All Posts Tagged ‘money


Samos, Greece

Paying the bill in the hotel today the woman went through the things I’d eaten or drunk then started saying two and a half hours internet, three hours internet etc.. They had wifi access and I’d been sitting there with my laptop, assuming it was free, not realizing they were noting down how long I was sitting there and charging me for it. There were signs saying internet 3 euros per hour by the computers, but when there’s wifi that’s usually free, except when some charging thing comes up on the screen and you have to put in a credit card number. I mentioned it to them but I still paid it.


Paris, France

I’ve just met Max and Stacy of KarmaBanque. I’m interviewing Max on Wednesday. I’d quite like to interview Stacy as well, but today it was Max doing most of the talking. That’s how it is on the radio as well. He has a lot to say. Here’s a summary, from memory, so all quotes are approximate:

The best thing the world could do to improve the environment would be to increase the price of money. The price of money is artificially low. As a result America can borrow money almost for free to fight its wars, Exxon can borrow money almost for free to prospect for oil, Morgan Sachs can borrow money almost for free to do whatever it is they do. The Bank of Japan has an interest rate of 0.25%. So there’s free money there, if you can afford to pay the interest on the minimum amount they let you borrow, $50 million, Max thought, so that would mean to borrow that for a year you’d have to pay $125,000 (about £63,000) but then you could invest the $50 million you have in something with a guaranteed return of 10% or so, which is not so hard to find, and you’ve made yourself a virtually risk-free $5 million.

It’s alright if you’re rich. If you’ve got money it’s easy to make more, but if you’re living on $1 a day and your water supply is being polluted by the Coca Cola company what can you do about it? Apparently there’s a big campaign in India against Coke. There’s a big campaign against Coke in Nunhead as well, home of the Boycott Coca Cola Experience. And rich investors are also taking an interest. That’s what’s hard to believe. Rich investors becoming activists? And activists becoming investors. This is not politics, Max said. This is economics. Investors have come to realize that boycotts can have an effect of share prices, and share prices are the only things they really look at. If they can see a boycott pushing down the share price of a particular company then they’ll put their money into a hedge find that’s betting on that company’s shares going down.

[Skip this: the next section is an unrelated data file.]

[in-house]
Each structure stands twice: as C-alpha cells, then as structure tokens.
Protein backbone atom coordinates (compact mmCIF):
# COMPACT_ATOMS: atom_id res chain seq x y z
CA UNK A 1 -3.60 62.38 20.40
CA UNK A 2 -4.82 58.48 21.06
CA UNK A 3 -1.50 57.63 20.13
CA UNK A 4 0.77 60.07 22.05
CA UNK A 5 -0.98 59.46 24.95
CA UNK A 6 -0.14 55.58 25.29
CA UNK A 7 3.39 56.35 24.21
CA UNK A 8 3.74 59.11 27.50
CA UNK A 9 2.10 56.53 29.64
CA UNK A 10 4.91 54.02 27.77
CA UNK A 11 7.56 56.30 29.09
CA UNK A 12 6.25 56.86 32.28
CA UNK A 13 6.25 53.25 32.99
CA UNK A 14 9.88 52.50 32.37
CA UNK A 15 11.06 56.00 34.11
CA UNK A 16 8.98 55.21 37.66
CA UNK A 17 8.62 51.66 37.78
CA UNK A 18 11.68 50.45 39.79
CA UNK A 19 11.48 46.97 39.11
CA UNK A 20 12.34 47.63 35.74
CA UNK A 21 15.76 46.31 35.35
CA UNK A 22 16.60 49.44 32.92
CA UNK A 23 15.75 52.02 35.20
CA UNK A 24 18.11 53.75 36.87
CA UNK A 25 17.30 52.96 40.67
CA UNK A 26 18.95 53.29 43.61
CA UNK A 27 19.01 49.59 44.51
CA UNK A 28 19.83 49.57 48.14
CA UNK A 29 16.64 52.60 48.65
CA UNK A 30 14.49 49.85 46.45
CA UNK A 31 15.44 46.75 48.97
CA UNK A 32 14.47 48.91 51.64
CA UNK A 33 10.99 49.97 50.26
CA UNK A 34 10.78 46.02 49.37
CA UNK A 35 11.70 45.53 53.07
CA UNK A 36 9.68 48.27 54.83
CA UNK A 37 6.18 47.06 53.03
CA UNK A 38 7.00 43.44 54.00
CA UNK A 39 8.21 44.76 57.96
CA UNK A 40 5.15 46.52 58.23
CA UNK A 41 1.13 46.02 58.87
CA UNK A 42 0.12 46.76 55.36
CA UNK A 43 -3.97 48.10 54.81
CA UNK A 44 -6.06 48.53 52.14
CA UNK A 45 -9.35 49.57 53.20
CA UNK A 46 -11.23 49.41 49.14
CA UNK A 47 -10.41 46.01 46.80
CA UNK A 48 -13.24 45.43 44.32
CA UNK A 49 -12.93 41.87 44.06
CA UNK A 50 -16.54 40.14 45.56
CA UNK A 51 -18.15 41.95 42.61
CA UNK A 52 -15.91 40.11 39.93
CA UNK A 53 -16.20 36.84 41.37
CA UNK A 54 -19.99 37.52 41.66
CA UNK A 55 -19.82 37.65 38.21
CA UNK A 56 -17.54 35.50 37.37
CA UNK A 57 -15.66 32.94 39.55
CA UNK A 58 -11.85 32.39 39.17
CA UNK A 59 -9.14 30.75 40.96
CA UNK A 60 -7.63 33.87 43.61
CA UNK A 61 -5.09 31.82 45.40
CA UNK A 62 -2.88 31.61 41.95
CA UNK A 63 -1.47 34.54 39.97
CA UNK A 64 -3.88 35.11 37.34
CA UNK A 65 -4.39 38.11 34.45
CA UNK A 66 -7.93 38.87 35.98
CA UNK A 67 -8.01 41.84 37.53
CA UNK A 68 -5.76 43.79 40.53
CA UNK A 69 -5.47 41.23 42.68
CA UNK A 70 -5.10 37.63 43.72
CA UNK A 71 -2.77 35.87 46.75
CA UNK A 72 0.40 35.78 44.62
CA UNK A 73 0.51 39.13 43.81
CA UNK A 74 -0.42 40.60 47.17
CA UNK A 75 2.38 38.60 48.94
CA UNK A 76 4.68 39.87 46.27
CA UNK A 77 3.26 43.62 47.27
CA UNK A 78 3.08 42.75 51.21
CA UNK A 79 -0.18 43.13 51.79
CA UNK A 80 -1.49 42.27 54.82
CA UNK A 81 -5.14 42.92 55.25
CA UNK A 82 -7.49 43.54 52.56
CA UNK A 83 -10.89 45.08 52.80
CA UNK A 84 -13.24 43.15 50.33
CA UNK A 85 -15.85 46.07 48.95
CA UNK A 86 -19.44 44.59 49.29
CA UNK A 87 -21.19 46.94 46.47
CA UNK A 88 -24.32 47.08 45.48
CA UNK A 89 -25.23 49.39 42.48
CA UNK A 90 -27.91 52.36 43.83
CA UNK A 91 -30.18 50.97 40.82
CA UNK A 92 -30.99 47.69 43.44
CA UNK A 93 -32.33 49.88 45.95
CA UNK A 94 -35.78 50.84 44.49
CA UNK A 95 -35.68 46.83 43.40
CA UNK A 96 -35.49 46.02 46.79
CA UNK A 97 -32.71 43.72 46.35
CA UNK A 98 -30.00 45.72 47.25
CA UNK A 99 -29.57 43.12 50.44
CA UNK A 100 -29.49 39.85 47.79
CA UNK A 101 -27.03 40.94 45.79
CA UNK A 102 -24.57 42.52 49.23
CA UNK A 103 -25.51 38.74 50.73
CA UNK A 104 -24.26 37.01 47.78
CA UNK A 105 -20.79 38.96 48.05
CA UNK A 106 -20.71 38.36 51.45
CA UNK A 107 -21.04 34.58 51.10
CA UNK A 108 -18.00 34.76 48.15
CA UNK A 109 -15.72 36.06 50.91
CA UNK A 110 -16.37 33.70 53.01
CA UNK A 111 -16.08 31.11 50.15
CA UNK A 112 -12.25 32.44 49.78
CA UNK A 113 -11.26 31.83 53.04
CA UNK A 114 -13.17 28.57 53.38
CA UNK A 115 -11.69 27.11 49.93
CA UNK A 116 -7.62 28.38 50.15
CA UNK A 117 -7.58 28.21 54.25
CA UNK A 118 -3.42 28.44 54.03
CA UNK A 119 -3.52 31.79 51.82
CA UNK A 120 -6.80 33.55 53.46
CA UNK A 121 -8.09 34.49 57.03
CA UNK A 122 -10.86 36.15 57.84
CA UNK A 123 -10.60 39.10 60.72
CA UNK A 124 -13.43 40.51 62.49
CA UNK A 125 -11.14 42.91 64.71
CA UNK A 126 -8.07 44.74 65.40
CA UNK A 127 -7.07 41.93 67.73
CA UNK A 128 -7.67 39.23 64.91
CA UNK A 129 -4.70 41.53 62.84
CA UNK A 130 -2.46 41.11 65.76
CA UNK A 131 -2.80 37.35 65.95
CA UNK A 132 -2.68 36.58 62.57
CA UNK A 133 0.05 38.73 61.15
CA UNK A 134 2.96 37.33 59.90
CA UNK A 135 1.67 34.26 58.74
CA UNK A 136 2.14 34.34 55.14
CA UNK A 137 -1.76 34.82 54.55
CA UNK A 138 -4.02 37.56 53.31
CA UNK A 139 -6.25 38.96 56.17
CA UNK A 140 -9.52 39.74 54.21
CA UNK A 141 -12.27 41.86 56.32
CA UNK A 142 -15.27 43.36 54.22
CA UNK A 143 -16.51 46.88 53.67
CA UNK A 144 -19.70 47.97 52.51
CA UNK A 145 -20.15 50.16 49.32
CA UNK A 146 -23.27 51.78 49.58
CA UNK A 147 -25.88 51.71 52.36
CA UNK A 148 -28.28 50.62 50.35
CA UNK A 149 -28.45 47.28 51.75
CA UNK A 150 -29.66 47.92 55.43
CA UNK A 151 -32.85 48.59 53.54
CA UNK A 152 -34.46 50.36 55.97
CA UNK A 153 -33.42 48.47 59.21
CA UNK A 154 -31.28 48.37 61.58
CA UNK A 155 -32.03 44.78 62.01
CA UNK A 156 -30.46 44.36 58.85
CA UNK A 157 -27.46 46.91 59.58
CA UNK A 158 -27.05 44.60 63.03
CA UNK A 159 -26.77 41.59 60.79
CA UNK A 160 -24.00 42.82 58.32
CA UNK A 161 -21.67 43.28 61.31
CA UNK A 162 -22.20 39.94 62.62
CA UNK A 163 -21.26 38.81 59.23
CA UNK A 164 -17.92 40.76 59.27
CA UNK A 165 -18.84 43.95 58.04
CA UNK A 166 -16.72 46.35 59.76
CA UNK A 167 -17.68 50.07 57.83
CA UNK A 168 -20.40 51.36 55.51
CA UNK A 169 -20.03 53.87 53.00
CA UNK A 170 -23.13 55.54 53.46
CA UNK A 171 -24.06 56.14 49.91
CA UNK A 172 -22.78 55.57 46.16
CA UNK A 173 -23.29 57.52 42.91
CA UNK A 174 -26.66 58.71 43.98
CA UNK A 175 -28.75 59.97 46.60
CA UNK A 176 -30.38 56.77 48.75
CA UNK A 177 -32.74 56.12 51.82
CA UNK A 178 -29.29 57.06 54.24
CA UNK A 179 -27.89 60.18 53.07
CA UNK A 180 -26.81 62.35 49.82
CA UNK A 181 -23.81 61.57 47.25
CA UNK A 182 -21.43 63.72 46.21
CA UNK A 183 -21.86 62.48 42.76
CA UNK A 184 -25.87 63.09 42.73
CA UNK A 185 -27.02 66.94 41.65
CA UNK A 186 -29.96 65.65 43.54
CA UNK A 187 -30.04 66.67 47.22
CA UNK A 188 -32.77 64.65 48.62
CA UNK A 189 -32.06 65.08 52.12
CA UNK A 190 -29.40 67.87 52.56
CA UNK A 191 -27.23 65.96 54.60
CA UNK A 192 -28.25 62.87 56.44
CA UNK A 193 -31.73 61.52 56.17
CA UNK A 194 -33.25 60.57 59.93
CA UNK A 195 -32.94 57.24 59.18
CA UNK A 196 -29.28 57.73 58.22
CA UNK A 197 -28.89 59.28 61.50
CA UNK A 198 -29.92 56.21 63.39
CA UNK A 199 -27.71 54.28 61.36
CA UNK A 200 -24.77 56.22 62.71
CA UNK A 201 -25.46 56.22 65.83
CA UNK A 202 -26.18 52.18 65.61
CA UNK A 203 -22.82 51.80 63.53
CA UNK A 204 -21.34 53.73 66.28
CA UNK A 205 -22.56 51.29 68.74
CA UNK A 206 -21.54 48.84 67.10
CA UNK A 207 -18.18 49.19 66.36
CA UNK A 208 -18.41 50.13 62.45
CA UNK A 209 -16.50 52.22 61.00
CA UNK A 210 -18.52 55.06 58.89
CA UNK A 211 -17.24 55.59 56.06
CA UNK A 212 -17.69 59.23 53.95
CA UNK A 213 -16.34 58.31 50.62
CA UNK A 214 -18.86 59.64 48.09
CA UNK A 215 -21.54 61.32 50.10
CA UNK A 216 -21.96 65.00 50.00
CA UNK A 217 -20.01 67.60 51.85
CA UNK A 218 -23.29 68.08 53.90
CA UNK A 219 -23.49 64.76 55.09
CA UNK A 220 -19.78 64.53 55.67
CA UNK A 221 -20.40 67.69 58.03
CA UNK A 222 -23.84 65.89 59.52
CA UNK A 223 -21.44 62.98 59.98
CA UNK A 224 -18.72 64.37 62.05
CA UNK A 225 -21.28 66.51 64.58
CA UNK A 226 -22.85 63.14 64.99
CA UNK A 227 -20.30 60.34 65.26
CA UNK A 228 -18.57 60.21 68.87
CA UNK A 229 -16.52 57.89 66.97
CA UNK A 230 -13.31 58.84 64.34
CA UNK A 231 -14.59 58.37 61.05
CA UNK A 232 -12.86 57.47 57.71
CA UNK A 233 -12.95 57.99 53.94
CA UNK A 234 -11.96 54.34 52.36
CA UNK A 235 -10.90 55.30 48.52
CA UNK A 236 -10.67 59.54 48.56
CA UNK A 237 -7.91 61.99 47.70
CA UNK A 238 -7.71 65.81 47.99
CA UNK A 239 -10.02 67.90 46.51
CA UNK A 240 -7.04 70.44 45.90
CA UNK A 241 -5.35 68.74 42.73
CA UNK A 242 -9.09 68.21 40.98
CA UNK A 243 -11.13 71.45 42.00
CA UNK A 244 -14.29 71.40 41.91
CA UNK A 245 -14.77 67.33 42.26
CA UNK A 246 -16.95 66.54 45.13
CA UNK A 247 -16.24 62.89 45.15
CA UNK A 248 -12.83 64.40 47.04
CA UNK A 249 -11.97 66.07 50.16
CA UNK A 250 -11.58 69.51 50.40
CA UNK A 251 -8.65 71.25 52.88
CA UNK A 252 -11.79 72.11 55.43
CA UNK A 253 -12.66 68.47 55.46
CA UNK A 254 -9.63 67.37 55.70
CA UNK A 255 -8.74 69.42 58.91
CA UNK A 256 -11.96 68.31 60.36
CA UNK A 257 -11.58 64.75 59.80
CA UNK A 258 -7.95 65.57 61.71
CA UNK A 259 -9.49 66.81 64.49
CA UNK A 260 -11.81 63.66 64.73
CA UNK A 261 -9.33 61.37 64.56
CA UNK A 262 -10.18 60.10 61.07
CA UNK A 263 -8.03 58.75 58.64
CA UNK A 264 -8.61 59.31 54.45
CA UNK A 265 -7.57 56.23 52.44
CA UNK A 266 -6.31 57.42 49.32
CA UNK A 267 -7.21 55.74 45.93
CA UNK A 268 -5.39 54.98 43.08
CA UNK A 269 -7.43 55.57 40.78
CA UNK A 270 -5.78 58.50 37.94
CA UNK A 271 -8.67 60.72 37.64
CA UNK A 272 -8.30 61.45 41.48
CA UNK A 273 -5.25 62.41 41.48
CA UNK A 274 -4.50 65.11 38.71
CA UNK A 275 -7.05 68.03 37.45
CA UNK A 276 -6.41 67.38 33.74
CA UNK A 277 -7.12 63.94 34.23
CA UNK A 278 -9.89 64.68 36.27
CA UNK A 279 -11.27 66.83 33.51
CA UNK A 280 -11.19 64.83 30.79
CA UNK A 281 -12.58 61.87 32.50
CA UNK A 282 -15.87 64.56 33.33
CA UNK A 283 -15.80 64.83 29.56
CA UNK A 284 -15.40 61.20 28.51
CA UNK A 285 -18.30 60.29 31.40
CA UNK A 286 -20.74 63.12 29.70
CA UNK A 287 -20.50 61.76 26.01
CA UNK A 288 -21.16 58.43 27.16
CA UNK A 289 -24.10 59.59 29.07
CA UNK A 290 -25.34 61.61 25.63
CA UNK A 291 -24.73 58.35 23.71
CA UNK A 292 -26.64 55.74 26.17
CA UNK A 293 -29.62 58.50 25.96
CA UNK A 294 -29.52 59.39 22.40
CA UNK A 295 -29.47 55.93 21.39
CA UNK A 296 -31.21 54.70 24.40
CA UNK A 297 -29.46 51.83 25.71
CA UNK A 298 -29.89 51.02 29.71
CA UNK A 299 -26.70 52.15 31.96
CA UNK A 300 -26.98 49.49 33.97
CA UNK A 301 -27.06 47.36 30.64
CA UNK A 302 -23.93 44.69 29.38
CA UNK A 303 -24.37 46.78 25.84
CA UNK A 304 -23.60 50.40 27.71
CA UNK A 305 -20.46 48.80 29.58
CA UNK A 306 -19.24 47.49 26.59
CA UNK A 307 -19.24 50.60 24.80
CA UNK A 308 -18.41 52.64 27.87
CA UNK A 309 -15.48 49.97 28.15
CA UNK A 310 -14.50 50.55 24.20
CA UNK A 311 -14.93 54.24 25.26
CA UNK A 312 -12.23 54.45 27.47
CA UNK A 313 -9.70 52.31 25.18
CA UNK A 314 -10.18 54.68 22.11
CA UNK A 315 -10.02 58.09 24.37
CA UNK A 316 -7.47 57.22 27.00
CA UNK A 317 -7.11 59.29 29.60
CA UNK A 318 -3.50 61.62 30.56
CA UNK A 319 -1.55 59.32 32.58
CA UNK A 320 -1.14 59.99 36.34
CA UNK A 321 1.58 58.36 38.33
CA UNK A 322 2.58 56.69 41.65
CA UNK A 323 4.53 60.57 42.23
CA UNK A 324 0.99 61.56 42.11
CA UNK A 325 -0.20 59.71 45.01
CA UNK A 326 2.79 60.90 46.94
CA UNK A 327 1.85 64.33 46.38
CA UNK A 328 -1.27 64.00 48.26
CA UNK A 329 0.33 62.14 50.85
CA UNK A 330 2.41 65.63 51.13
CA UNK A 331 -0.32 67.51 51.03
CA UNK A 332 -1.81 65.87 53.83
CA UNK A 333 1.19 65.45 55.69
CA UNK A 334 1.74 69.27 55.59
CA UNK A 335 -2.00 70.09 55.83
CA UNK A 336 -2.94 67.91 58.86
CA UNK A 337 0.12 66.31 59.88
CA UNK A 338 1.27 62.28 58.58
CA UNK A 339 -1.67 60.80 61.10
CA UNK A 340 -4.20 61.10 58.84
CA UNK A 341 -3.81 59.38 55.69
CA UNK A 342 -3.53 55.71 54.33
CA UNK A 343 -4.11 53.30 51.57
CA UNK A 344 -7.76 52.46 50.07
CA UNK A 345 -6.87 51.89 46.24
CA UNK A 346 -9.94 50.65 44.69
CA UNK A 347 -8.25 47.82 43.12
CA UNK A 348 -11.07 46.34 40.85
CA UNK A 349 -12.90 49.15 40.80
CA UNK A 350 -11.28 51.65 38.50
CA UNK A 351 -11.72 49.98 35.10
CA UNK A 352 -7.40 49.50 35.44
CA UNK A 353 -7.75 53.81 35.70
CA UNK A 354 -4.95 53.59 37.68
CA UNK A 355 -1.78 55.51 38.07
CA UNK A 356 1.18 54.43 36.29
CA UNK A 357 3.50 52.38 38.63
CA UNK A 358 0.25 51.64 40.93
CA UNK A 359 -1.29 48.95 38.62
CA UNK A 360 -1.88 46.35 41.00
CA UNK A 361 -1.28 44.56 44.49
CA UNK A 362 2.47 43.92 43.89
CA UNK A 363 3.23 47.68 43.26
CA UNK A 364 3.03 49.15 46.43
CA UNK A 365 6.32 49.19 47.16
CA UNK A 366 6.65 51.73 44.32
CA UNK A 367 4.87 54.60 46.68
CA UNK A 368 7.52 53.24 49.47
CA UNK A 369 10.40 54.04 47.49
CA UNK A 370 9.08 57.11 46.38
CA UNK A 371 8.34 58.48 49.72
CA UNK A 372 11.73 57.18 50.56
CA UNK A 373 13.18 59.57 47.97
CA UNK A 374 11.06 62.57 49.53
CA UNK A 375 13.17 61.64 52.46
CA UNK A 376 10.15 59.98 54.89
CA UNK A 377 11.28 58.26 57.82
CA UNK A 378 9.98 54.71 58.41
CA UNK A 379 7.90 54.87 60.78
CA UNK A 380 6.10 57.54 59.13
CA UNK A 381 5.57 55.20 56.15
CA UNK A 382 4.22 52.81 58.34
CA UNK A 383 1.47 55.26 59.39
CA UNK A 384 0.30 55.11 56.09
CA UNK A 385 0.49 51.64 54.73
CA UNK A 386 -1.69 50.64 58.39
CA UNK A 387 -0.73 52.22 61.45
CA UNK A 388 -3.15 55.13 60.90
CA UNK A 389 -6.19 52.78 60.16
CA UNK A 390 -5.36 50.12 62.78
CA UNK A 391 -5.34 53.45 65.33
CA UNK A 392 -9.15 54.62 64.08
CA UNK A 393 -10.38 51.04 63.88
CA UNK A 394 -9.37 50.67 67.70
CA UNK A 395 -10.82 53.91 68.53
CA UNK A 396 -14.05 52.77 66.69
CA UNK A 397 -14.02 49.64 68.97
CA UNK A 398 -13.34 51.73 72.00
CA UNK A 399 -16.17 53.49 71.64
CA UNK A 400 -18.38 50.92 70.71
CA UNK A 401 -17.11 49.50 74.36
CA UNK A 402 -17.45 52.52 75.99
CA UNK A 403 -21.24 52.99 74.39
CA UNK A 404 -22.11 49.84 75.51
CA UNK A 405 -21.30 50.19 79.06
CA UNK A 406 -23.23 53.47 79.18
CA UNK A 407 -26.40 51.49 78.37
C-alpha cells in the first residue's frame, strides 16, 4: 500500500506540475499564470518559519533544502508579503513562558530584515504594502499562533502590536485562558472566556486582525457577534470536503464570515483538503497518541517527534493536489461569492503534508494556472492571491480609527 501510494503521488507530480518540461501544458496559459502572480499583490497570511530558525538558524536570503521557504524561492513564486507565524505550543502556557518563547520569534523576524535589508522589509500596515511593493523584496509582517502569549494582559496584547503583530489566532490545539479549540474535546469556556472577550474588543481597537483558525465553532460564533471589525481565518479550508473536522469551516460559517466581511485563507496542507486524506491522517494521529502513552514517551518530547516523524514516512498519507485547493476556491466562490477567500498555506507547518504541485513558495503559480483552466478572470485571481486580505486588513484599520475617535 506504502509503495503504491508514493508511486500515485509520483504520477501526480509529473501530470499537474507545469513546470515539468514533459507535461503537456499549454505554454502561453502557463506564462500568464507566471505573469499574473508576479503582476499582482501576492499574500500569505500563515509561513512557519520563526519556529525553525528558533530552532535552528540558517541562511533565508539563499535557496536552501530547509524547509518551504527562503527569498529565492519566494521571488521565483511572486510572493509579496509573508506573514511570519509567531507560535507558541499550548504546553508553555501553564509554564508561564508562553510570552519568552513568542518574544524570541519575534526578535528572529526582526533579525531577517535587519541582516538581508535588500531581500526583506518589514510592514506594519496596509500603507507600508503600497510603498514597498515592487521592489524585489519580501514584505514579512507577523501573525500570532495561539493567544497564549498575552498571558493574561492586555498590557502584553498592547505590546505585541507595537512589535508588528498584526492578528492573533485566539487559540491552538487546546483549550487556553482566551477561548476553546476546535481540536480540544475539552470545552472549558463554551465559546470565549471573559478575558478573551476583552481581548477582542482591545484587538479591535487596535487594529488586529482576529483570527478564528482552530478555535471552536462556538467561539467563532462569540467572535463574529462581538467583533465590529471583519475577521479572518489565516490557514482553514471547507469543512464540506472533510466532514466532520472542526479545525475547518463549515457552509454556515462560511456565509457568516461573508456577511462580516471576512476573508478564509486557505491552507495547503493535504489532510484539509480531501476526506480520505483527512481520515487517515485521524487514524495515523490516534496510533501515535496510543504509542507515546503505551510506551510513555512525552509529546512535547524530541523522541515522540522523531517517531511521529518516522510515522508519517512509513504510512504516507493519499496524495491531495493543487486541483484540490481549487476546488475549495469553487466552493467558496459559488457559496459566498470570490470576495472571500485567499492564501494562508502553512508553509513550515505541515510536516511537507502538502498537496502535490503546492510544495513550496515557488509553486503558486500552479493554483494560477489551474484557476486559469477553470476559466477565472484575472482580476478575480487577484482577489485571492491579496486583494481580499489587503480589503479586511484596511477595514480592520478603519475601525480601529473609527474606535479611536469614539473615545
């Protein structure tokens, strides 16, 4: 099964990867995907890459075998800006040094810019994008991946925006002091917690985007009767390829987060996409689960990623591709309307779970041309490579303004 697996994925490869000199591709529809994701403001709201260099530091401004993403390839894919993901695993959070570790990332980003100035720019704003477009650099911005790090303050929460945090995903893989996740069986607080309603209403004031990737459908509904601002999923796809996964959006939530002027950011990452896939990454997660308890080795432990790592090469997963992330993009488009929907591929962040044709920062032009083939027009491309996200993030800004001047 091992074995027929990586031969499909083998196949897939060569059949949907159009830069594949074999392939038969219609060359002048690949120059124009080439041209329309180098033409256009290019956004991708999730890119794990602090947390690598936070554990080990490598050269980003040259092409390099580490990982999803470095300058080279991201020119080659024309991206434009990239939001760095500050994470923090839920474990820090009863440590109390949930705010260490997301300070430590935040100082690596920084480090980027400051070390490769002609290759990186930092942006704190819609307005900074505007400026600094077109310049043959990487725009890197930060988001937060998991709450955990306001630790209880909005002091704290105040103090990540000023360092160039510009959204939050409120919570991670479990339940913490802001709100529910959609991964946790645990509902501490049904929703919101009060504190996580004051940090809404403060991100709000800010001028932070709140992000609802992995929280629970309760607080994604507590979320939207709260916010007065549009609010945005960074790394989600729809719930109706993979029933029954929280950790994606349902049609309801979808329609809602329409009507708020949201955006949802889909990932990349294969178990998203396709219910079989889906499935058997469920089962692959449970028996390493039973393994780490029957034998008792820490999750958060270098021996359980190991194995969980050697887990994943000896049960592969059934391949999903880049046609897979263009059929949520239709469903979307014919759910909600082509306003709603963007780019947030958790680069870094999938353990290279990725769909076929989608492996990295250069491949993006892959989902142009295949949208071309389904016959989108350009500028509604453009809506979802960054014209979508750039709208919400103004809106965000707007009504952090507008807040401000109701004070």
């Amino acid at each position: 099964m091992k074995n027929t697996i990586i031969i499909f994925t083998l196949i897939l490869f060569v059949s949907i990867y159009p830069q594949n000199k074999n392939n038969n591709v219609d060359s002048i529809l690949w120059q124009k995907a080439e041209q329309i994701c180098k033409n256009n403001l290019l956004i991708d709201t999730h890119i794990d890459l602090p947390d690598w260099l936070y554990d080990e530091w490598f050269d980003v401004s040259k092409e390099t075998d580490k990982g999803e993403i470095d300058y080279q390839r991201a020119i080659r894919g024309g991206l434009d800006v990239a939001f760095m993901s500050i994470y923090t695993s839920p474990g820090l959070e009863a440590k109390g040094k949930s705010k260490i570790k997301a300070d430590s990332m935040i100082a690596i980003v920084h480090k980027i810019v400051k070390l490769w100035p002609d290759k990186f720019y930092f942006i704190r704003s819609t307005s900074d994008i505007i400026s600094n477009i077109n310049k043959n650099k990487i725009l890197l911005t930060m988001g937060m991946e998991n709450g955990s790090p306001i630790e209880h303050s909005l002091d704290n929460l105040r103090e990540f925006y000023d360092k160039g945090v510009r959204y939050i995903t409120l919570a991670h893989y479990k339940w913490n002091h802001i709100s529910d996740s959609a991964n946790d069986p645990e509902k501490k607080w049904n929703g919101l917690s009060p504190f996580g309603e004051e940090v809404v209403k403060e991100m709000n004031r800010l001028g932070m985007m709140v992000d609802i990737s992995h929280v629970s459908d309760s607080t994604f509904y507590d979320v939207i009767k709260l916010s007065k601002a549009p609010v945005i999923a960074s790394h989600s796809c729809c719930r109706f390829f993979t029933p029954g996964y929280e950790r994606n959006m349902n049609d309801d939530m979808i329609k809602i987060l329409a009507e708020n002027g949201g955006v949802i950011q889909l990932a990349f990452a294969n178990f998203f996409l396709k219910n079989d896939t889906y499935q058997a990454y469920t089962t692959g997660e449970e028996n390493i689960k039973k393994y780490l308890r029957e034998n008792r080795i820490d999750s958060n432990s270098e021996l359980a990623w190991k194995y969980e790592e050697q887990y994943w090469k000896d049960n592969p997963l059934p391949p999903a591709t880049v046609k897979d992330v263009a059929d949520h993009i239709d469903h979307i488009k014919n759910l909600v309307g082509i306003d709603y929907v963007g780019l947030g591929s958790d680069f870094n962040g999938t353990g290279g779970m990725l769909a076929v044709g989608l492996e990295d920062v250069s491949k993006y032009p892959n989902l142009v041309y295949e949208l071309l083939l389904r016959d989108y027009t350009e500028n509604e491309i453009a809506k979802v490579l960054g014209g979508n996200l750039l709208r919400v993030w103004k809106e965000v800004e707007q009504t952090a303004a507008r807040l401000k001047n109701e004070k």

The thing is, I tried to say but didn’t say it very well, you have to get people not to drink Coke, and for most people the economic argument is not going to be very persuasive. I’m getting confused by it myself and I’m a highly intelligent individual, so what of those Coke drinkers not blessed with my great intellect, perhaps because their brains are too full of sugar and caffeine? Wouldn’t it be better to persuade them via the Coke poisoning Indian children argument?

This doesn’t go down well with Max and Stacy. If you say this company is doing bad things, and some other company is also doing bad things then you get into arguments over which is the worst. The reason for boycotting Coke as far as they’re concerned is not because the things it’s doing are any worse than the things other companies are doing, but it’s because the Coca Cola company is the most vulnerable to a boycott. By not drinking Coke you can really hit them hard. The things Exxon are doing are probably worse, but at the moment they’re not vulnerable to a boycott so it would be a waste of time activists campaigning against them.

The trouble is activists don’t tend to think like that, but they’re starting to come round to our way of thinking.

I got the impression KarmaBanque were aiming their ideas more at activists than ordinary people. They run the hedge fund that can make boycotts effective and which will plough its profits back into the activist organizations, but it’s up to the activists to run run the actual boycotts. That’s not their role.

We’re probably doomed environmentally. The next 10 years are going to be crucial, but global warming now has such a momentum behind it that it doesn’t look like we’re going to turn it around, but we can at least try to make things less bad than they might otherwise be.